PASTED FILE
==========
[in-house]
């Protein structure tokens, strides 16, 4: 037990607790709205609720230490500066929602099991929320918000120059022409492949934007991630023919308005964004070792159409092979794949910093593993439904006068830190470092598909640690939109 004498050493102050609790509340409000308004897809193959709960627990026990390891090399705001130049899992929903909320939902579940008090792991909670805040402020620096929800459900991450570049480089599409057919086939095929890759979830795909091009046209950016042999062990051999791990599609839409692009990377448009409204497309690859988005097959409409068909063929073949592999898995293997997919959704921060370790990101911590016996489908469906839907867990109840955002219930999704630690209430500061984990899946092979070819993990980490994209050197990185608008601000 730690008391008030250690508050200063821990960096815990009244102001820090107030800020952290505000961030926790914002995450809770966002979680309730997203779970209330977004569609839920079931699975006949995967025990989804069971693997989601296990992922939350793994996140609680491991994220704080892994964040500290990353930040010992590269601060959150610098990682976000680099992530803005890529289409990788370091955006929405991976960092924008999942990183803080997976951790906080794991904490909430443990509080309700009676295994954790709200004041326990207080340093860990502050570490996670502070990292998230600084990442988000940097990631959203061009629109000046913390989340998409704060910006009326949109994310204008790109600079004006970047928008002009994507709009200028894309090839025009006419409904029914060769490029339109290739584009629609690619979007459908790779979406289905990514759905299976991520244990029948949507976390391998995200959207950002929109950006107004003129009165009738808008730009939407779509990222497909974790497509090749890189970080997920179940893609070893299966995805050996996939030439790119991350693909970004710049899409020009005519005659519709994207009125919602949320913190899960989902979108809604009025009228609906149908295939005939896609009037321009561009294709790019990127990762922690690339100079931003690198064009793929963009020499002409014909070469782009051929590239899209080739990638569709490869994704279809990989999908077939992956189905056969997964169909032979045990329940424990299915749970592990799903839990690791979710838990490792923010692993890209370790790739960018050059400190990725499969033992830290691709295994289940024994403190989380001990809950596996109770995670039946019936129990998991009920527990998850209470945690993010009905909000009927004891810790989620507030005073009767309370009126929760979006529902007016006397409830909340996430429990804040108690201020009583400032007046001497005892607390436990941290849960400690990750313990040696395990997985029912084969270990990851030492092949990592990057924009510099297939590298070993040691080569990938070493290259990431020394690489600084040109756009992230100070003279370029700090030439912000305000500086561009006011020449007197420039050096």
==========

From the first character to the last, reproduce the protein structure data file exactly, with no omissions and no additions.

[in-house]
């Protein structure tokens, strides 16, 4: 037990607790709205609720230490500066929602099991929320918000120059022409492949934007991630023919308005964004070792159409092979794949910093593993439904006068830190470092598909640690939109 004498050493102050609790509340409000308004897809193959709960627990026990390891090399705001130049899992929903909320939902579940008090792991909670805040402020620096929800459900991450570049480089599409057919086939095929890759979830795909091009046209950016042999062990051999791990599609839409692009990377448009409204497309690859988005097959409409068909063929073949592999898995293997997919959704921060370790990101911590016996489908469906839907867990109840955002219930999704630690209430500061984990899946092979070819993990980490994209050197990185608008601000 730690008391008030250690508050200063821990960096815990009244102001820090107030800020952290505000961030926790914002995450809770966002979680309730997203779970209330977004569609839920079931699975006949995967025990989804069971693997989601296990992922939350793994996140609680491991994220704080892994964040500290990353930040010992590269601060959150610098990682976000680099992530803005890529289409990788370091955006929405991976960092924008999942990183803080997976951790906080794991904490909430443990509080309700009676295994954790709200004041326990207080340093860990502050570490996670502070990292998230600084990442988000940097990631959203061009629109000046913390989340998409704060910006009326949109994310204008790109600079004006970047928008002009994507709009200028894309090839025009006419409904029914060769490029339109290739584009629609690619979007459908790779979406289905990514759905299976991520244990029948949507976390391998995200959207950002929109950006107004003129009165009738808008730009939407779509990222497909974790497509090749890189970080997920179940893609070893299966995805050996996939030439790119991350693909970004710049899409020009005519005659519709994207009125919602949320913190899960989902979108809604009025009228609906149908295939005939896609009037321009561009294709790019990127990762922690690339100079931003690198064009793929963009020499002409014909070469782009051929590239899209080739990638569709490869994704279809990989999908077939992956189905056969997964169909032979045990329940424990299915749970592990799903839990690791979710838990490792923010692993890209370790790739960018050059400190990725499969033992830290691709295994289940024994403190989380001990809950596996109770995670039946019936129990998991009920527990998850209470945690993010009905909000009927004891810790989620507030005073009767309370009126929760979006529902007016006397409830909340996430429990804040108690201020009583400032007046001497005892607390436990941290849960400690990750313990040696395990997985029912084969270990990851030492092949990592990057924009510099297939590298070993040691080569990938070493290259990431020394690489600084040109756009992230100070003279370029700090030439912000305000500086561009006011020449007197420039050096």